Date of Award

Spring 1-1-2011

Document Type


Degree Name

Master of Science (MS)


Aerospace Engineering Sciences

First Advisor

Scott E. Palo

Second Advisor

Lynn Harvey

Third Advisor

Han-Li Liu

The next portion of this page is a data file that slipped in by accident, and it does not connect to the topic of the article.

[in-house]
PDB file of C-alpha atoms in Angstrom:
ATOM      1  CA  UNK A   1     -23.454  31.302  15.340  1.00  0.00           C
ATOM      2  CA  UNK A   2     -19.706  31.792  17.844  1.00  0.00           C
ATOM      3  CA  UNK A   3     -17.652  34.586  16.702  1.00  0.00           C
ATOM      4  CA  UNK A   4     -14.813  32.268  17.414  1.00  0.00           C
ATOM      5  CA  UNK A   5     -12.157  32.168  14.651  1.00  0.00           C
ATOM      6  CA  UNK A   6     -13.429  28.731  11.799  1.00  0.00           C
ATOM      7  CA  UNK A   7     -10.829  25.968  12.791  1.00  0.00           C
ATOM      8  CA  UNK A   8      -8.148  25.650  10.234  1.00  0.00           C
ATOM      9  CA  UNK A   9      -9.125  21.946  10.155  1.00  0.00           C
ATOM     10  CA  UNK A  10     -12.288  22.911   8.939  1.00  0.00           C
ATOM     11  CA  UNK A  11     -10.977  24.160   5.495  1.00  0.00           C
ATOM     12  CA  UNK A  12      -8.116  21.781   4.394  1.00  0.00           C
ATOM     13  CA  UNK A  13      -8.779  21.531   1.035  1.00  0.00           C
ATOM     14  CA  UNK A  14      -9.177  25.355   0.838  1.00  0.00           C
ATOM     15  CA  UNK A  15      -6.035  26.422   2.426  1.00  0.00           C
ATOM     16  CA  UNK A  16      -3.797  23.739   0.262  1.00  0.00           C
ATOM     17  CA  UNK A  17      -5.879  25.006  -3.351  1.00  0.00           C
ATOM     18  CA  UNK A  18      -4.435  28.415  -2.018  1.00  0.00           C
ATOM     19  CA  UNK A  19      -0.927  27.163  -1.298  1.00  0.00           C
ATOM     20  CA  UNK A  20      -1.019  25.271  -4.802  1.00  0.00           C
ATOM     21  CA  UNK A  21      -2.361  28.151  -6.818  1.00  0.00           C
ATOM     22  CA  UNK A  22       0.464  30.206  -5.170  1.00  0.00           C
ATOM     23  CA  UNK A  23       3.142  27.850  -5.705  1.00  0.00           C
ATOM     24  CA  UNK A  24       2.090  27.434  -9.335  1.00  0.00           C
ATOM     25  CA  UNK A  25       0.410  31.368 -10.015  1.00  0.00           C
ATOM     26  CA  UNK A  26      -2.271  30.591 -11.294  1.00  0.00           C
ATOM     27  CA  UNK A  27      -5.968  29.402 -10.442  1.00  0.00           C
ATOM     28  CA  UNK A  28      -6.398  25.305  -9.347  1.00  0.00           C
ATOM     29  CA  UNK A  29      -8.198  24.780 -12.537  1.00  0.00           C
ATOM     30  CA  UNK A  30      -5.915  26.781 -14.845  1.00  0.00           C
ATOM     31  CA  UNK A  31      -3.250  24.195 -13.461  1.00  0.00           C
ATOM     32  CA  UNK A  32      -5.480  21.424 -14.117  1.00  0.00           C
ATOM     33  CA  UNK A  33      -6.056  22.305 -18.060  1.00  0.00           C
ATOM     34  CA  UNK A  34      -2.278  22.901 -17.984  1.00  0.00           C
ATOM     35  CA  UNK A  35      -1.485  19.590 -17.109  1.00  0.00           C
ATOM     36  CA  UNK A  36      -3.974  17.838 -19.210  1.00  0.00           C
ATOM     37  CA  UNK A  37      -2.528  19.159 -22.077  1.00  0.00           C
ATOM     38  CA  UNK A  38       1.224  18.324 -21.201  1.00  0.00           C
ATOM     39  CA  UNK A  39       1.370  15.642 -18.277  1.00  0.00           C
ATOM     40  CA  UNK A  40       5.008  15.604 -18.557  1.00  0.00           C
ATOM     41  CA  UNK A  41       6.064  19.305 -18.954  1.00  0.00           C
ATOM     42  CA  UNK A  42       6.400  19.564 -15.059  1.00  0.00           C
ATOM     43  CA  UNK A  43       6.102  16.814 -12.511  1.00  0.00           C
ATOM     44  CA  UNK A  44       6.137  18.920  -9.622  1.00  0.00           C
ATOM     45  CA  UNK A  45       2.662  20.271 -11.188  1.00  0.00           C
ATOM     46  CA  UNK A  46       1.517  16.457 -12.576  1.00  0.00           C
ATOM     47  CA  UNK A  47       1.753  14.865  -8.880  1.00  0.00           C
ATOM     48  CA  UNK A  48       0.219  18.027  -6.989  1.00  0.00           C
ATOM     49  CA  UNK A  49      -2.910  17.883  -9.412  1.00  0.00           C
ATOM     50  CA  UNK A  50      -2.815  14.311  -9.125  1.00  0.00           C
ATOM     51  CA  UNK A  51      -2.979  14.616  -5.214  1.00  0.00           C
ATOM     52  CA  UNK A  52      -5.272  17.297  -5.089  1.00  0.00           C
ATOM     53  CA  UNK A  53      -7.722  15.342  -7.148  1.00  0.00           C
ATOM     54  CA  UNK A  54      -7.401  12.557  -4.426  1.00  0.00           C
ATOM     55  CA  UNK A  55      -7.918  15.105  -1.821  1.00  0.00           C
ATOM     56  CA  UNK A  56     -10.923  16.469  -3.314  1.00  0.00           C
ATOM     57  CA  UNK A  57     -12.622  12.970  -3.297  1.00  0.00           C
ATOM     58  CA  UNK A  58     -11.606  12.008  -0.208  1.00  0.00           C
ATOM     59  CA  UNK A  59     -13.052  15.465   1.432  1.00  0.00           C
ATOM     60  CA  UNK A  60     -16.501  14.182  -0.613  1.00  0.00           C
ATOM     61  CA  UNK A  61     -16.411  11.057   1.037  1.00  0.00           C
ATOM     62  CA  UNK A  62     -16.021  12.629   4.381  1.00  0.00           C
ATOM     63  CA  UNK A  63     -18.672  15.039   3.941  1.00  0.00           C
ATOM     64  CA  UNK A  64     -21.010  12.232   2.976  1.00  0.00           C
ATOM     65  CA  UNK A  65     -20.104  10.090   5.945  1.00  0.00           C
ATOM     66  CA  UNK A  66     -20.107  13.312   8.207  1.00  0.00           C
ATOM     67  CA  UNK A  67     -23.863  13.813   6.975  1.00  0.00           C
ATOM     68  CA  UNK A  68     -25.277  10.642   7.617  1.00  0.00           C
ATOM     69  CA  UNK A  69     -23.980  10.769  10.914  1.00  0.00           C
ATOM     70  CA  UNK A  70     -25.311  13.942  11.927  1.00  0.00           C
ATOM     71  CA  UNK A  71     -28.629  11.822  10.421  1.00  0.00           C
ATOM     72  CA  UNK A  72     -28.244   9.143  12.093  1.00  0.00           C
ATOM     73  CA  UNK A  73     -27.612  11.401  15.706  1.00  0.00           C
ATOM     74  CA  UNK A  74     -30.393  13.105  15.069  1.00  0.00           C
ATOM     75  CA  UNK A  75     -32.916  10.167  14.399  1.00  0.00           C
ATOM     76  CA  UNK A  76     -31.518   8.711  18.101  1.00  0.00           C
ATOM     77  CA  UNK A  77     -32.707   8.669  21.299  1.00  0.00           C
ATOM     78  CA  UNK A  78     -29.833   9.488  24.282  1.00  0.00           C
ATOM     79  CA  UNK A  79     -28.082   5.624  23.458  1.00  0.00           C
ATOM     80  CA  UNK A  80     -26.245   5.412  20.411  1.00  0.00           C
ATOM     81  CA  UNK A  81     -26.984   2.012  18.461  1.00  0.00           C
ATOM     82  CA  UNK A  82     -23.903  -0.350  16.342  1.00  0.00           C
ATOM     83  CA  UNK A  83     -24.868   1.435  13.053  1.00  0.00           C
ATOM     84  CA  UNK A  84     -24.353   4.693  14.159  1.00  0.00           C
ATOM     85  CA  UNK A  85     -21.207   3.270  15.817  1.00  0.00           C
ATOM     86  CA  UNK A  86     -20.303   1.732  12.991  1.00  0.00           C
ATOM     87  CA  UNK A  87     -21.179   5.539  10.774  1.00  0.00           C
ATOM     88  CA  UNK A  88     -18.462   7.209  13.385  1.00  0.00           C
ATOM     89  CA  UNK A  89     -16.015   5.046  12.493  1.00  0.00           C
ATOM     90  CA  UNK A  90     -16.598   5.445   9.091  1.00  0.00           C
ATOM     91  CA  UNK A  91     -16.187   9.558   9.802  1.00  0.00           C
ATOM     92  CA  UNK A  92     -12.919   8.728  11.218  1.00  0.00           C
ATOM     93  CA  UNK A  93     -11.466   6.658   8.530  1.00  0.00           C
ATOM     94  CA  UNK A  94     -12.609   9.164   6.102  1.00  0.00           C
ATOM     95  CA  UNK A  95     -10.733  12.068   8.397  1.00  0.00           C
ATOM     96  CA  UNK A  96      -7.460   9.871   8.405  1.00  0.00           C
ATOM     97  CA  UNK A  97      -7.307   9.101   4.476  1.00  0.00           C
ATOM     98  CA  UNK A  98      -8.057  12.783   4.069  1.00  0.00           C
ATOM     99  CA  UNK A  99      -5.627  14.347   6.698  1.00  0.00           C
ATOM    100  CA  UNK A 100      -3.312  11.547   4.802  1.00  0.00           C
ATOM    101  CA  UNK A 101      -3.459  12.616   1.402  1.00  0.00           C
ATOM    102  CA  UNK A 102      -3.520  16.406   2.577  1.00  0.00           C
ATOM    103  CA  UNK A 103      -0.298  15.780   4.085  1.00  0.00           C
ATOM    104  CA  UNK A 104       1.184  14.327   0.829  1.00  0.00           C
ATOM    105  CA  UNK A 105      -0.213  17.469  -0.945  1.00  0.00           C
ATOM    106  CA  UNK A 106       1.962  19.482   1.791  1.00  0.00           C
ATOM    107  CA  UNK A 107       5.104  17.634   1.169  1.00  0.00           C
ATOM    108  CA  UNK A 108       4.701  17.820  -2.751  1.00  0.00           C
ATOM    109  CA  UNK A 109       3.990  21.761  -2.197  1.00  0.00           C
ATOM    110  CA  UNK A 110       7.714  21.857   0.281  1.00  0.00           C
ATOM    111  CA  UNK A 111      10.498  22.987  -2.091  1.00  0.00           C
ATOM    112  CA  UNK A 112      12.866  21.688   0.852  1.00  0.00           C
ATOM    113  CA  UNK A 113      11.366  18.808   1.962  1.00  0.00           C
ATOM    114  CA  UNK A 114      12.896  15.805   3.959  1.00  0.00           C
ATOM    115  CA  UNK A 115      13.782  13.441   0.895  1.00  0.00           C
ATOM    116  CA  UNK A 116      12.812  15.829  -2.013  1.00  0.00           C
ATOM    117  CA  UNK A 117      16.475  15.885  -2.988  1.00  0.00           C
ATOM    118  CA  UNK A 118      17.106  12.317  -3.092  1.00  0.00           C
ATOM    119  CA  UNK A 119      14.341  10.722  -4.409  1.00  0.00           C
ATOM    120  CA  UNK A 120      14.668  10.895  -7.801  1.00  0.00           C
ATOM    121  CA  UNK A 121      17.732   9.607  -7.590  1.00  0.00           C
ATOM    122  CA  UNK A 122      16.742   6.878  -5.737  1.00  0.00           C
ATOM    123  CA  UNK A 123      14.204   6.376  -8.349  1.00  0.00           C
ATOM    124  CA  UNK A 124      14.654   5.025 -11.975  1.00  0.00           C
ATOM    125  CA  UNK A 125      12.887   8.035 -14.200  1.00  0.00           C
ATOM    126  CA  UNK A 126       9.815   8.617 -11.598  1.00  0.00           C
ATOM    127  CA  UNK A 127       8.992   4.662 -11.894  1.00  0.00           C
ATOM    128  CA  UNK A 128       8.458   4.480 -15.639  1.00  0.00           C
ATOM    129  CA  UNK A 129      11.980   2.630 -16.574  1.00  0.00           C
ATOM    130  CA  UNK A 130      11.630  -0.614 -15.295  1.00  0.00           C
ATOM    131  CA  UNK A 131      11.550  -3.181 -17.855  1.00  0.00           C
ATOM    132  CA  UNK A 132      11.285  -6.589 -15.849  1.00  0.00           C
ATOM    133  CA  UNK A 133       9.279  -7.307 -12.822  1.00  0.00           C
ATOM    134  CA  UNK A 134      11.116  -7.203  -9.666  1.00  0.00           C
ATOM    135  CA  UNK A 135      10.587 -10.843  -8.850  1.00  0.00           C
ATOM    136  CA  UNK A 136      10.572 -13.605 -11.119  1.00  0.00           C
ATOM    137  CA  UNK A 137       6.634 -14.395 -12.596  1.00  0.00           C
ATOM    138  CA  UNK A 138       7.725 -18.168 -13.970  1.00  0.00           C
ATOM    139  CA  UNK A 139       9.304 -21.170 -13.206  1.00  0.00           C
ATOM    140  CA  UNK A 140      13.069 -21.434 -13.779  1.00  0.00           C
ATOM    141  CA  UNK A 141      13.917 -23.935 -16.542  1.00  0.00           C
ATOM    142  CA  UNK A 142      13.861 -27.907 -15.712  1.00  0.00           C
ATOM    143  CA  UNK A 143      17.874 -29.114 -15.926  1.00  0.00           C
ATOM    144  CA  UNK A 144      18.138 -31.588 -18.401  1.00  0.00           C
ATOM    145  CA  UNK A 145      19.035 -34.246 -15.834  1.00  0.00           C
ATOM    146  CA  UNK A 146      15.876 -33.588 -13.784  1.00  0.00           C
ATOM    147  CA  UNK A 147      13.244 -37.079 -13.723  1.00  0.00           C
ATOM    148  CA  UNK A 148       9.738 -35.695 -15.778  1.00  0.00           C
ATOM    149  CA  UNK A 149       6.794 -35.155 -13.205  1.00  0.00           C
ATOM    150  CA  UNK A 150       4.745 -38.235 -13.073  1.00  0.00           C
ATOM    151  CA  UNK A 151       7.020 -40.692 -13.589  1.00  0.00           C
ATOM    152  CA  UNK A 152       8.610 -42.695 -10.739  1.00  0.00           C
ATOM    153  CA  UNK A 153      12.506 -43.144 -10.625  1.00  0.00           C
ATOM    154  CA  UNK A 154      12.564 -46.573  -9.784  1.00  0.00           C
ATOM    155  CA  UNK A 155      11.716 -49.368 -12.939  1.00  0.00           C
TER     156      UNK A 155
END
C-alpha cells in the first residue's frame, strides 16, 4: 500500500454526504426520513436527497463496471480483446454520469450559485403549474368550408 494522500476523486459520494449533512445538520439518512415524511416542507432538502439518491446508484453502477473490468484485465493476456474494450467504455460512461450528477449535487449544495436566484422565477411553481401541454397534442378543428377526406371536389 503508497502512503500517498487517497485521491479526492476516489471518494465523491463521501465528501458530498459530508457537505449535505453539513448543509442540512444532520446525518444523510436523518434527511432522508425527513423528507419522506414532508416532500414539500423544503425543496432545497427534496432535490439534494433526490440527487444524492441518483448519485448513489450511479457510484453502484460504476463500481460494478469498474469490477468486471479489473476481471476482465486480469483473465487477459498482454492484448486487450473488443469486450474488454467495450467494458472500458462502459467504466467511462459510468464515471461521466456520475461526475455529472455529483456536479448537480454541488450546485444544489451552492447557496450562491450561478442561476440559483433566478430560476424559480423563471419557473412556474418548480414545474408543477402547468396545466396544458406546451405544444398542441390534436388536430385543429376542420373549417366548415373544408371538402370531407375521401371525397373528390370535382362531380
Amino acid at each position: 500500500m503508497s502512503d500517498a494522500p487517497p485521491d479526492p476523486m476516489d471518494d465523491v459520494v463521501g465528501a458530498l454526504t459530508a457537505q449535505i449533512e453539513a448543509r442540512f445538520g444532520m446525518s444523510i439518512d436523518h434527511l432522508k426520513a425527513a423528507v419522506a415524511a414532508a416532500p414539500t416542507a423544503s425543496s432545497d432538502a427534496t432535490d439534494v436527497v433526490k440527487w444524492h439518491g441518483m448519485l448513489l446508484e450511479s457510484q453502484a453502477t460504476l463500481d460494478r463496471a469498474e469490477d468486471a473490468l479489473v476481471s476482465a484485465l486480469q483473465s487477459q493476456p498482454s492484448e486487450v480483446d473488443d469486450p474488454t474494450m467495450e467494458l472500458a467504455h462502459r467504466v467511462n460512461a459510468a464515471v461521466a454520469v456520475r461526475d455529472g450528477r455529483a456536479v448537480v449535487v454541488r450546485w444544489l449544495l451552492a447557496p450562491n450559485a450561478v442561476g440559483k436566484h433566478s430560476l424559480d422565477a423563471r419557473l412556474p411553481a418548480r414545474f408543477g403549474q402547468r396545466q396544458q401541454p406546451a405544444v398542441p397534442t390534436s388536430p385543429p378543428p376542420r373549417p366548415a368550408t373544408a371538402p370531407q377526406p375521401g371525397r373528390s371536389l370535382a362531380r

A method to explicitly estimate the short term variability of the migrating diurnal tide on a global scale is presented and analyzed. The method employs a least squares approach on temperature data from two satellite instruments (EOS Aura-MLS and TIMED-SABER) to estimate the daily zonal mean, migrating diurnal amplitude and migrating diurnal phase on a daily basis. The main objective of the study is to analyze the feasibility and scientific validity of this method. Biases between the instruments, revealed through a comparative analysis, are removed to reduce potential error. Effects of other tides and waves are reduced by zonal averaging and sampling at different local times. Comparisons to theory and past observation indicate that the final estimates are sufficient for scientific analysis near the equatorial-mesosphere where the solar local time sampling is well-spaced and the amplitude of the migrating diurnal tide is large compared to the un-modeled effects.